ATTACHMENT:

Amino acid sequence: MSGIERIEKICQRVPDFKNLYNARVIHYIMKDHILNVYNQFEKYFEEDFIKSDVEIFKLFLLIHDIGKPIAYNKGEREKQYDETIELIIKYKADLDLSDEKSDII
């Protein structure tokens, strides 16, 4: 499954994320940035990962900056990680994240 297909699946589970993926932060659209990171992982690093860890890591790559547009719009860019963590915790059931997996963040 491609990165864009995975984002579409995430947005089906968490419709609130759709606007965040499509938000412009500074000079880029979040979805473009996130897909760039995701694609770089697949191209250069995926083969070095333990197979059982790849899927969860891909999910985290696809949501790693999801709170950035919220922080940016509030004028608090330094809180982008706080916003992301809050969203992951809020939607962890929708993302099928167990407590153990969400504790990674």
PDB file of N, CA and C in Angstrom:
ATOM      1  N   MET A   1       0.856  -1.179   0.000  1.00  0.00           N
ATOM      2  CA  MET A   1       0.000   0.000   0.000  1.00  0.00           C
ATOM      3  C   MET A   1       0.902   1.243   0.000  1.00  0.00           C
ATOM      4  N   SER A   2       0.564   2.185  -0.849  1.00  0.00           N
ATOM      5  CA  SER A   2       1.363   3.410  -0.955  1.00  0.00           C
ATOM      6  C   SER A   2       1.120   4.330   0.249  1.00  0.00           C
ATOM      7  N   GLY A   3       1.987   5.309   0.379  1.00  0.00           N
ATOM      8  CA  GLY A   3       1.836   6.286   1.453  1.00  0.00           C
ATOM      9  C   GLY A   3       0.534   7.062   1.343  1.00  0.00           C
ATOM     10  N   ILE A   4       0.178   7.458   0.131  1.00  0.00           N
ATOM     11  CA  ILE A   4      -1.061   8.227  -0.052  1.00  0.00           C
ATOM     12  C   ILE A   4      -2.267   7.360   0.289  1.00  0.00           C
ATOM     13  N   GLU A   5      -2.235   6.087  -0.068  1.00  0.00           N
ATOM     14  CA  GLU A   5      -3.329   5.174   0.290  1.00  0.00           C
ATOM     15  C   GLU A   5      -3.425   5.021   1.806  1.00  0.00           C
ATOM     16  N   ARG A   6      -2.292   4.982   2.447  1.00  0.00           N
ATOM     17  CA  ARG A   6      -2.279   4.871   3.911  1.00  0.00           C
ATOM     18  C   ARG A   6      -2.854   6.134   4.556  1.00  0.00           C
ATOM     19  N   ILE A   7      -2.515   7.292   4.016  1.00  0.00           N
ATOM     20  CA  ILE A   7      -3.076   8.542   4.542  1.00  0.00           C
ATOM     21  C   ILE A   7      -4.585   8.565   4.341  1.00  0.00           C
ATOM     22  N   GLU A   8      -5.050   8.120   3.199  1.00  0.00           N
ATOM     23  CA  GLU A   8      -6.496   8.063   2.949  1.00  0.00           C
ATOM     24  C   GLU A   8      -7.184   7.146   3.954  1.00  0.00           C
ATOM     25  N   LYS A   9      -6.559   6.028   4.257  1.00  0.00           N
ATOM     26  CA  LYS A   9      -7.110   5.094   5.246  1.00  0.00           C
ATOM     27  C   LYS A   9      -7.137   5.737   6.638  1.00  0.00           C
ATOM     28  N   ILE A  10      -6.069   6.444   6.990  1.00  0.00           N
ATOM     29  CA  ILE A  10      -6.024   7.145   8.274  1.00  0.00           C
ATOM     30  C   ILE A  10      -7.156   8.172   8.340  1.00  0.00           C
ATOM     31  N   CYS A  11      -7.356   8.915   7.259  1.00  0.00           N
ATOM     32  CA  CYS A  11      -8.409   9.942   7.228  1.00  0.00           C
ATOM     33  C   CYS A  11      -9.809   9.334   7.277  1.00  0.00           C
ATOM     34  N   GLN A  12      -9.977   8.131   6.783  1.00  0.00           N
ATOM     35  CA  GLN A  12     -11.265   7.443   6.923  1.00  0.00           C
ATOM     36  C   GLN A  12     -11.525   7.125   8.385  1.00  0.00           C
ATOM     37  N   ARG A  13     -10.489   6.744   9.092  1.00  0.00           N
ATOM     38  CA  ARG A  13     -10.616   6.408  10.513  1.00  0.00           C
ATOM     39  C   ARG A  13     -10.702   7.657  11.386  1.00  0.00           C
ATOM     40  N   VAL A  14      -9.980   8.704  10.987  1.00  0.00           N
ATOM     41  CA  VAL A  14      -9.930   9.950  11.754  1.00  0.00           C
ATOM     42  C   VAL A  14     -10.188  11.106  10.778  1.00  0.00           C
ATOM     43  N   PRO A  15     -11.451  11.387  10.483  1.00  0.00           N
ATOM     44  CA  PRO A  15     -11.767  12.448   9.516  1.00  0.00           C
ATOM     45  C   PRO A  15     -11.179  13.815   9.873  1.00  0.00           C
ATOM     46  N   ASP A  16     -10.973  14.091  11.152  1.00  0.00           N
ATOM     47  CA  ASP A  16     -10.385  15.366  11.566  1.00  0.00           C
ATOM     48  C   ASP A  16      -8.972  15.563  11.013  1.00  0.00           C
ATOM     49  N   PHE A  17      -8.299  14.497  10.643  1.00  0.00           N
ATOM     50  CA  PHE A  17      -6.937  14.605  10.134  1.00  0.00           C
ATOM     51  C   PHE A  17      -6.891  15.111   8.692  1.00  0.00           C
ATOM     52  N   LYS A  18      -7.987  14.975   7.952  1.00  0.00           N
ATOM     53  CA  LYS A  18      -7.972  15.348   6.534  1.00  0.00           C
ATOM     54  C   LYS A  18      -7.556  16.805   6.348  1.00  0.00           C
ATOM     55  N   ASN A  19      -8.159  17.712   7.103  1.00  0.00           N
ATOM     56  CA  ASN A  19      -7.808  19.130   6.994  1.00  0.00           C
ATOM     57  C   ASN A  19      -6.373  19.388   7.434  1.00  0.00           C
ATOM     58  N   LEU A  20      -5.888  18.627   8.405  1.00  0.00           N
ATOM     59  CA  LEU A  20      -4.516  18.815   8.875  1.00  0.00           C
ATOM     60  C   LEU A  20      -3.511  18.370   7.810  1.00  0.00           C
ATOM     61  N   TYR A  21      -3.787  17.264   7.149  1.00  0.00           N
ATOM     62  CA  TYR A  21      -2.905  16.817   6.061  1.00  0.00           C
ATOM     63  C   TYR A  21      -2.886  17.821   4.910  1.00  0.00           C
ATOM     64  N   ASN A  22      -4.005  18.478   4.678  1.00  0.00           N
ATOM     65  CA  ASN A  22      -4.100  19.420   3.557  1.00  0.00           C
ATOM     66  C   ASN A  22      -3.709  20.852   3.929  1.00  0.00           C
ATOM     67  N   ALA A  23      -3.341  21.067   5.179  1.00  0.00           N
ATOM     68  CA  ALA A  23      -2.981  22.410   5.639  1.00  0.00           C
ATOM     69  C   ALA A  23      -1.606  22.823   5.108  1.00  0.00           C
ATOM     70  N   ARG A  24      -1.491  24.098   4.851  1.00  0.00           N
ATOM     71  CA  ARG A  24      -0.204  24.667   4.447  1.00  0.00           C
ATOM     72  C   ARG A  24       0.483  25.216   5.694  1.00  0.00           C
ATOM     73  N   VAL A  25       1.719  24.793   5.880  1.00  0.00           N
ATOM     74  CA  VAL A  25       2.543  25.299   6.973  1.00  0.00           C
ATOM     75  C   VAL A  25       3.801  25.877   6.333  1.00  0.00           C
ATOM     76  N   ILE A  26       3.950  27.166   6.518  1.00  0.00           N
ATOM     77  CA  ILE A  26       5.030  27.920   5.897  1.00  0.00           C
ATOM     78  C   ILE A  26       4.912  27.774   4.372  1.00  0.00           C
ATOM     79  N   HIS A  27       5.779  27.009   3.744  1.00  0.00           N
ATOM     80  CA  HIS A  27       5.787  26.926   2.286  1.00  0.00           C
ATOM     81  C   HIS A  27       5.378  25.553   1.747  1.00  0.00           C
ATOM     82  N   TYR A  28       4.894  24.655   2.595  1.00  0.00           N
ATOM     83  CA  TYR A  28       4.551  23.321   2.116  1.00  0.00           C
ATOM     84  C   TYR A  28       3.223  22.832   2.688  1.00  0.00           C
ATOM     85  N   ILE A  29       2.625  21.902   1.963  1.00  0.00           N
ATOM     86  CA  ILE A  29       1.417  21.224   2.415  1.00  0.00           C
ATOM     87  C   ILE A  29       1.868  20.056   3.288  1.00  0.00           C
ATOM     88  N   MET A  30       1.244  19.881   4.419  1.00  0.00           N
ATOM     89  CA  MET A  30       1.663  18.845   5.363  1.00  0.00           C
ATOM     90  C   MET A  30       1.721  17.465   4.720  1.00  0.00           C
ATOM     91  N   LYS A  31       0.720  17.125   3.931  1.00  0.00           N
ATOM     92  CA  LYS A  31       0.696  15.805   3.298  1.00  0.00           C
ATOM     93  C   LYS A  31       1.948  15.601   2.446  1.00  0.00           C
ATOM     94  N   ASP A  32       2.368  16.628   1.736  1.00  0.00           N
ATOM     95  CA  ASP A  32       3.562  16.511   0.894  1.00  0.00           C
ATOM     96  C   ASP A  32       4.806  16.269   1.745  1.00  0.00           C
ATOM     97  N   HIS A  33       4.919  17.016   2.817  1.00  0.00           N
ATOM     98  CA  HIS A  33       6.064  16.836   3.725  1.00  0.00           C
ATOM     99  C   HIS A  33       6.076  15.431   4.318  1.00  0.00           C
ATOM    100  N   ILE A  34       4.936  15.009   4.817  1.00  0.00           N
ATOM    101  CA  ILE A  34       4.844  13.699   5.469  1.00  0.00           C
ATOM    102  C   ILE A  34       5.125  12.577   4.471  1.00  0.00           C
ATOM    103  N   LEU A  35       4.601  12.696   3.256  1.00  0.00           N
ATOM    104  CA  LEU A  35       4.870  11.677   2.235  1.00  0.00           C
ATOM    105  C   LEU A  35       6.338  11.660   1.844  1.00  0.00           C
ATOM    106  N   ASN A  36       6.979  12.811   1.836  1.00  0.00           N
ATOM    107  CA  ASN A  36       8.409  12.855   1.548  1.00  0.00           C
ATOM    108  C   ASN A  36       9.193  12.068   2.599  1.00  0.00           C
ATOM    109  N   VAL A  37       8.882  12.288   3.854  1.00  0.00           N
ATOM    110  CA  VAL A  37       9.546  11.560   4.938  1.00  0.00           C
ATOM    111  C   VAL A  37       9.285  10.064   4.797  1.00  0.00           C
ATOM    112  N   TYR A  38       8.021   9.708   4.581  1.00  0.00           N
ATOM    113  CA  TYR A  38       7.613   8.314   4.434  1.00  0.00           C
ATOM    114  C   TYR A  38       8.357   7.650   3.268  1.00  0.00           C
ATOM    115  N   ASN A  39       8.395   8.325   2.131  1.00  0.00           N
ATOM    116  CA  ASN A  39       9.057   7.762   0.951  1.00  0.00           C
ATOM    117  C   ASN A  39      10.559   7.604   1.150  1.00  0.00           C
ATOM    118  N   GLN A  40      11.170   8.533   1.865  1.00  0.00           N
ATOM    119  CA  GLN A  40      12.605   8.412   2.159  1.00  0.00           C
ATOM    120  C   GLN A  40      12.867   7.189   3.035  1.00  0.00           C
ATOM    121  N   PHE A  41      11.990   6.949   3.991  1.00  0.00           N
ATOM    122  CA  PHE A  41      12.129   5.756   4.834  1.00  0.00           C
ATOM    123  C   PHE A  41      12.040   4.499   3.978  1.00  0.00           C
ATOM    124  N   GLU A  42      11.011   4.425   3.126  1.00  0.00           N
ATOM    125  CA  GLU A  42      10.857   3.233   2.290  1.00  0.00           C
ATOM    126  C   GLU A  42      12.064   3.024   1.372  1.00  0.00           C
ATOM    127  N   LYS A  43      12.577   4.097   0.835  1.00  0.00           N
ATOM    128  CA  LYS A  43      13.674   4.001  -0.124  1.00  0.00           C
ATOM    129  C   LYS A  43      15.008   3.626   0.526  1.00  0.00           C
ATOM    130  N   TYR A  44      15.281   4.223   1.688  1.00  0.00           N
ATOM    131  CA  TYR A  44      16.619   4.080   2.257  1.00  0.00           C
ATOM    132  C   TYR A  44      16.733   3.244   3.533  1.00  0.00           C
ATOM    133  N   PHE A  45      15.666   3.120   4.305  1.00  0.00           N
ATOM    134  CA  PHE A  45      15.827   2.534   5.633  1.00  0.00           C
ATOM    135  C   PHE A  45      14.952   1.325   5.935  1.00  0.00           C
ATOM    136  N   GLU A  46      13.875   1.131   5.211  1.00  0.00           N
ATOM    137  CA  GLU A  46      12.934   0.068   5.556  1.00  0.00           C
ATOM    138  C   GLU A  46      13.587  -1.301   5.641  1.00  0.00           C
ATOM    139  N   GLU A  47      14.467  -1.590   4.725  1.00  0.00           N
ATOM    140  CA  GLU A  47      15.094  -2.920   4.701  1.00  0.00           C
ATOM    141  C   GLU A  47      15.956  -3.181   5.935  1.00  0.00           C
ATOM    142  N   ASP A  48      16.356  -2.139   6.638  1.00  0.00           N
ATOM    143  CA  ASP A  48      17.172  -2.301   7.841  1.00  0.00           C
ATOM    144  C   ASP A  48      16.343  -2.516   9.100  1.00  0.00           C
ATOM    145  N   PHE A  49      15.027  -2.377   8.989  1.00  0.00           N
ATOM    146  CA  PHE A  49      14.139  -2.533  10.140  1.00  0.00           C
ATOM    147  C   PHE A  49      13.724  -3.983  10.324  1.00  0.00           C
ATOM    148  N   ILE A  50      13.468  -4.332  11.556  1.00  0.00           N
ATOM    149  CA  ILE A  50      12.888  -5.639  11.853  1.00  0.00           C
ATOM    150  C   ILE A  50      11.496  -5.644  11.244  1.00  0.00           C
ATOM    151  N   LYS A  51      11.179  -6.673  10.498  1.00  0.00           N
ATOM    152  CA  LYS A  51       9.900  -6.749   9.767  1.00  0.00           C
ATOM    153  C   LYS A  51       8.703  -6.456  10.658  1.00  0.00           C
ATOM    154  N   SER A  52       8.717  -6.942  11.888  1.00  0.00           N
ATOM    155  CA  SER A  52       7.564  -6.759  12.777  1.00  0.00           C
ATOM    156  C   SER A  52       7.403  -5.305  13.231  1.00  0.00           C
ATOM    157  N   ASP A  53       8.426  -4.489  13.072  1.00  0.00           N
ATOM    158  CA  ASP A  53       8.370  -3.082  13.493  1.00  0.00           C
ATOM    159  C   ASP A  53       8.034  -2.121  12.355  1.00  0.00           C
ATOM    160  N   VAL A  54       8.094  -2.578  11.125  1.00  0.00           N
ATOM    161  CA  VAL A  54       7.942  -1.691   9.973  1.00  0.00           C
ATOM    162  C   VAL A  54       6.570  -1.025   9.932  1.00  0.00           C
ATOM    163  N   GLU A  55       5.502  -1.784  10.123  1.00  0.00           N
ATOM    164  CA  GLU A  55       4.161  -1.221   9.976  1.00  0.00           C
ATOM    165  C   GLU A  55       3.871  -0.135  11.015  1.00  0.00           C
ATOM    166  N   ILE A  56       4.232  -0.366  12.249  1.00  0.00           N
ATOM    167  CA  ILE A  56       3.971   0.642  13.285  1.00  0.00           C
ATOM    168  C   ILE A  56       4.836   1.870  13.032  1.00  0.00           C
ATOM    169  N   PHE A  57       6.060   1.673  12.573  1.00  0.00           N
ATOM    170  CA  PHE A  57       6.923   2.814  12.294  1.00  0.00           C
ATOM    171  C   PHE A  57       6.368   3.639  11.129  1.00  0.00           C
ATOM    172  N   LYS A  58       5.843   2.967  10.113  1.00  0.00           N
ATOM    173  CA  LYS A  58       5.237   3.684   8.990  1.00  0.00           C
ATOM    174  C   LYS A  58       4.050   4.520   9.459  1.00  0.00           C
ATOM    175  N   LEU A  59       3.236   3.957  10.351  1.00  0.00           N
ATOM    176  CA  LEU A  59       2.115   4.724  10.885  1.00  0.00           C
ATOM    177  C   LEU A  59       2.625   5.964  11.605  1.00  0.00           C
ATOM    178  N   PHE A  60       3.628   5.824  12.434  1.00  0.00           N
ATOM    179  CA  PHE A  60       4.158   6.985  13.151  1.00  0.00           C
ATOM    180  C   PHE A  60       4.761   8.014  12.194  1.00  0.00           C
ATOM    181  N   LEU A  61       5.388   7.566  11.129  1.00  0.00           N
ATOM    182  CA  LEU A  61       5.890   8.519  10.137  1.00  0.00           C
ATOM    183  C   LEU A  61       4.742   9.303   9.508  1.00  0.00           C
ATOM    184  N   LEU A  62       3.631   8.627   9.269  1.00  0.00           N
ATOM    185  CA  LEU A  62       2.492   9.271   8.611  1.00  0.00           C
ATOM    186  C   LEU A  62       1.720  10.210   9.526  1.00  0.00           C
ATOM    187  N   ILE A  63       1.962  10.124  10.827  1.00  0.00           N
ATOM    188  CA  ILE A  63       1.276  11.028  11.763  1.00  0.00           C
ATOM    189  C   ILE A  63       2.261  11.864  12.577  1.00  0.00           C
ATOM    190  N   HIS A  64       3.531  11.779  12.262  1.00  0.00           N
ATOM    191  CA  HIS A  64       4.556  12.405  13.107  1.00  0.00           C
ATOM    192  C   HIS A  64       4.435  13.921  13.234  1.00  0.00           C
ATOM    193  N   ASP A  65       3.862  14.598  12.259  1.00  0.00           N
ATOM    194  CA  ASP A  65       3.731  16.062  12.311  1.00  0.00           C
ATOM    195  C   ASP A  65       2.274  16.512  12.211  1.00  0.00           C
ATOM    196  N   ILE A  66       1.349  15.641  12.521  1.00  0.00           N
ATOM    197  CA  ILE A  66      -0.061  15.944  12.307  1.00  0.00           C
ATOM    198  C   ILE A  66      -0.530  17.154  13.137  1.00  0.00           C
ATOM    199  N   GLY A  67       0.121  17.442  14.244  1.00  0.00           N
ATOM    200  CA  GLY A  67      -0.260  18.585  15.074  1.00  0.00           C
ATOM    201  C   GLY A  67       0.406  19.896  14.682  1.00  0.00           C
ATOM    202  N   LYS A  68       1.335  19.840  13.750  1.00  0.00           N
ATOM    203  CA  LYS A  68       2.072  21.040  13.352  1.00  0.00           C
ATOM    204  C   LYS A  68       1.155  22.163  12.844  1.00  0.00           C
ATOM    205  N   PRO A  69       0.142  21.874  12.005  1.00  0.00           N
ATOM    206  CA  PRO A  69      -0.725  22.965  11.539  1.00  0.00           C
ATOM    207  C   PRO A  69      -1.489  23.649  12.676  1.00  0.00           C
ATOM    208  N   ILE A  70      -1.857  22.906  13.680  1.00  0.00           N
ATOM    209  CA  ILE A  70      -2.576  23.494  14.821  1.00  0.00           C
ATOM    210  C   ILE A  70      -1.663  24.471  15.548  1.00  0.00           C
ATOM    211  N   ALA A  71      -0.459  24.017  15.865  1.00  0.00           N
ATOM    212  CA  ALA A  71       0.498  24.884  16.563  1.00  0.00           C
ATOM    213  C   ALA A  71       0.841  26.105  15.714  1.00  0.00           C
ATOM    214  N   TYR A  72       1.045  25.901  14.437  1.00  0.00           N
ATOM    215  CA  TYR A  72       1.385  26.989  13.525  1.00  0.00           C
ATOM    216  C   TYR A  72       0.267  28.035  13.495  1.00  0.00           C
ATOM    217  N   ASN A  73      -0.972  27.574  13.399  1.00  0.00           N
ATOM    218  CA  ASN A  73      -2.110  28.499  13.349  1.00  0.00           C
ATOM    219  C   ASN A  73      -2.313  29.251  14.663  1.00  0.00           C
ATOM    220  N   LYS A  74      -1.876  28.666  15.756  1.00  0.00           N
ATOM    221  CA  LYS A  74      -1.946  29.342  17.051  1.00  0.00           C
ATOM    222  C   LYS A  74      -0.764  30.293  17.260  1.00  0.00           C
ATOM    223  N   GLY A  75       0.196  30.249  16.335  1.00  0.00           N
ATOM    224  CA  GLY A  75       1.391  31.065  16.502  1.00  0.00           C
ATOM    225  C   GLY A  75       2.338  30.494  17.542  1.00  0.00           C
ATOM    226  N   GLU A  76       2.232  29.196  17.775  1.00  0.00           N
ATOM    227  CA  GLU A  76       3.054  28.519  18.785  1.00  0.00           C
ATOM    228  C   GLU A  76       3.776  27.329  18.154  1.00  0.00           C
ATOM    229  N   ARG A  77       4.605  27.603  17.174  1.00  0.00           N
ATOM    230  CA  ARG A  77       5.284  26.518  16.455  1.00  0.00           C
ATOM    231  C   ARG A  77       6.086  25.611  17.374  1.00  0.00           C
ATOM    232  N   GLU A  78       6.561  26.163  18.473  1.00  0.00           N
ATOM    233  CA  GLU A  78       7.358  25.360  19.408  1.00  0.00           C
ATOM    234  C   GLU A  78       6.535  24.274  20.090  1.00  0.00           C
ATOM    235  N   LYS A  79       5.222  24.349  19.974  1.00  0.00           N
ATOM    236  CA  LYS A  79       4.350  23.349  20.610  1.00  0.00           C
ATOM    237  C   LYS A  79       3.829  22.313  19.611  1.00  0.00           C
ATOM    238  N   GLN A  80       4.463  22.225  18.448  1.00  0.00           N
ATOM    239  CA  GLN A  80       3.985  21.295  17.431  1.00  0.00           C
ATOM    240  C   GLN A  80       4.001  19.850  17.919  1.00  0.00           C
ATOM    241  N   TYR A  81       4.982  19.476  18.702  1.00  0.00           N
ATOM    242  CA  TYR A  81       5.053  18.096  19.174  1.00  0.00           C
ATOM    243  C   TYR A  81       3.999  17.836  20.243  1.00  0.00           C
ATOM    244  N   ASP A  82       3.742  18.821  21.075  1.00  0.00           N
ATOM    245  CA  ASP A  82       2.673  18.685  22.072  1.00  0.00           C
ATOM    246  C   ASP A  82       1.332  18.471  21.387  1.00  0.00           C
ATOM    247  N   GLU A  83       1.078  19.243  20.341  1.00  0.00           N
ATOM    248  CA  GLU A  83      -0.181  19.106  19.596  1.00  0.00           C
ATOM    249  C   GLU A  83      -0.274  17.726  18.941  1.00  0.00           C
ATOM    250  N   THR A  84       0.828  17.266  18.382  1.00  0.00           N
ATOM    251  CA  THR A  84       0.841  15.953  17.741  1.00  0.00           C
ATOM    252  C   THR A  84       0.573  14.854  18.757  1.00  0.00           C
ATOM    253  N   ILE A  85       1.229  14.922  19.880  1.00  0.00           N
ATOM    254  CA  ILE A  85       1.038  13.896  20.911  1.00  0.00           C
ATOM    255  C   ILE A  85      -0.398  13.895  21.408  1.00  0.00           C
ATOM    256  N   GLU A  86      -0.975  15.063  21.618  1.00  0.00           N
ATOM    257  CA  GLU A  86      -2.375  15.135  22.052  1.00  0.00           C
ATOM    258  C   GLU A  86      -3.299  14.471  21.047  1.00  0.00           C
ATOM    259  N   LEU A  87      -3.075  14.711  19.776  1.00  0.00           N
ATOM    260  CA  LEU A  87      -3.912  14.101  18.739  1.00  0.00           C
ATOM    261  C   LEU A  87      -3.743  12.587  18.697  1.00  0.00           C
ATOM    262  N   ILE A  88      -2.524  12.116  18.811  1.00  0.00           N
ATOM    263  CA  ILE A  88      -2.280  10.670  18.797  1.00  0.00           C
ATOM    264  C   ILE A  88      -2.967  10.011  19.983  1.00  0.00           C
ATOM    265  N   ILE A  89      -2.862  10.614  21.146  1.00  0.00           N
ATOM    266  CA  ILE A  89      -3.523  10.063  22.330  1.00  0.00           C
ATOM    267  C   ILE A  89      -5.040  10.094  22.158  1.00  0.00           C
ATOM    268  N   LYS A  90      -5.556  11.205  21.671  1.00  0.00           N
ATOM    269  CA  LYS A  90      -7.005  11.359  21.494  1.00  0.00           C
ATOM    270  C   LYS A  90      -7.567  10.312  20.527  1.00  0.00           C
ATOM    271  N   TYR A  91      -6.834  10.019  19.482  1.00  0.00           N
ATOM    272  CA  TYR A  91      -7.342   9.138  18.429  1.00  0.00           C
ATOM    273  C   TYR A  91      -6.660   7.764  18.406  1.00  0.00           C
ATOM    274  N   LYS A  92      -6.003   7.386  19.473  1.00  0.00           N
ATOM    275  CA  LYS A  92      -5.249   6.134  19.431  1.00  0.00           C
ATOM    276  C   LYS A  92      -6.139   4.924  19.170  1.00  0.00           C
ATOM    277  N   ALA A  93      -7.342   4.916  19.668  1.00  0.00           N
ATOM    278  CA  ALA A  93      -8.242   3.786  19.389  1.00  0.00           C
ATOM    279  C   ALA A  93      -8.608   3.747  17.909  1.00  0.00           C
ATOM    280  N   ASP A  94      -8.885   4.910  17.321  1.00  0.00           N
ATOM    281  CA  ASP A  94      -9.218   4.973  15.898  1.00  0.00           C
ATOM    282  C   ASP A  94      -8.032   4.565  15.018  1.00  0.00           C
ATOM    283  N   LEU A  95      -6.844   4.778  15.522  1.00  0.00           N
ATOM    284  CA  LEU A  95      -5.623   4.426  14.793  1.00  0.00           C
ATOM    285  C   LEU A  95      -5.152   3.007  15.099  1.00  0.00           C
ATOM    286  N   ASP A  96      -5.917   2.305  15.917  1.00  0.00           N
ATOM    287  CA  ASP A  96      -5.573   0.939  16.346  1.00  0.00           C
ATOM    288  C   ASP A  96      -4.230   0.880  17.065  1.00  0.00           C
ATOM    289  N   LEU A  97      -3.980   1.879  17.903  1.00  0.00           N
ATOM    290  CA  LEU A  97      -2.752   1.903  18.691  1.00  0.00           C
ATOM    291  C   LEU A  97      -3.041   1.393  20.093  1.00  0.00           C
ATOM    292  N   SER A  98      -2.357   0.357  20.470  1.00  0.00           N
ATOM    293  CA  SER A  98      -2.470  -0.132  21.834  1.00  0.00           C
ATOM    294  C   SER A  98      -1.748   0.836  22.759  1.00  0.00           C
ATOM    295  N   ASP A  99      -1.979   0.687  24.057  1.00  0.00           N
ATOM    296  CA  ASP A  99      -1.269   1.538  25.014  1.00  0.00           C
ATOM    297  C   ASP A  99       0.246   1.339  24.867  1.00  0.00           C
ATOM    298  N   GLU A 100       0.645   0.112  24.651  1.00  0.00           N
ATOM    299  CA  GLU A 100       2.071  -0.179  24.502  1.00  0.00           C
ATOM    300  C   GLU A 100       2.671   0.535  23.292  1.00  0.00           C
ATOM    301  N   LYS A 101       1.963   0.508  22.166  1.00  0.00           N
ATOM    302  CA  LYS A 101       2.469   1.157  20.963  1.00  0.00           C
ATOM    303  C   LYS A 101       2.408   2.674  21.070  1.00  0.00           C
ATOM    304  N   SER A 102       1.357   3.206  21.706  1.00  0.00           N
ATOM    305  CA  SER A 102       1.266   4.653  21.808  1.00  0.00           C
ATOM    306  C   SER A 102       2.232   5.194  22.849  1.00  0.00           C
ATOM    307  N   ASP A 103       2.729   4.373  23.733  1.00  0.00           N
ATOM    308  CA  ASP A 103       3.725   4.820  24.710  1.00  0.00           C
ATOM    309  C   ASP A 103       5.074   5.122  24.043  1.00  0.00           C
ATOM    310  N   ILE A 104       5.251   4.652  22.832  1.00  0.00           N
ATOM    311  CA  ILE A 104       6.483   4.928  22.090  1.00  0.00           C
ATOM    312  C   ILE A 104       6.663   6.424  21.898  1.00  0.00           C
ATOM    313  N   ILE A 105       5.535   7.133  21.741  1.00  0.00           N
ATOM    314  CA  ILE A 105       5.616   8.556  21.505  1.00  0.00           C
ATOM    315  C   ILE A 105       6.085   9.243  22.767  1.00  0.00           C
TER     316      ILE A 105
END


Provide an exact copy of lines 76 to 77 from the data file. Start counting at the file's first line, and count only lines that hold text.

ATOM     73  N   VAL A  25       1.719  24.793   5.880  1.00  0.00           N
ATOM     74  CA  VAL A  25       2.543  25.299   6.973  1.00  0.00           C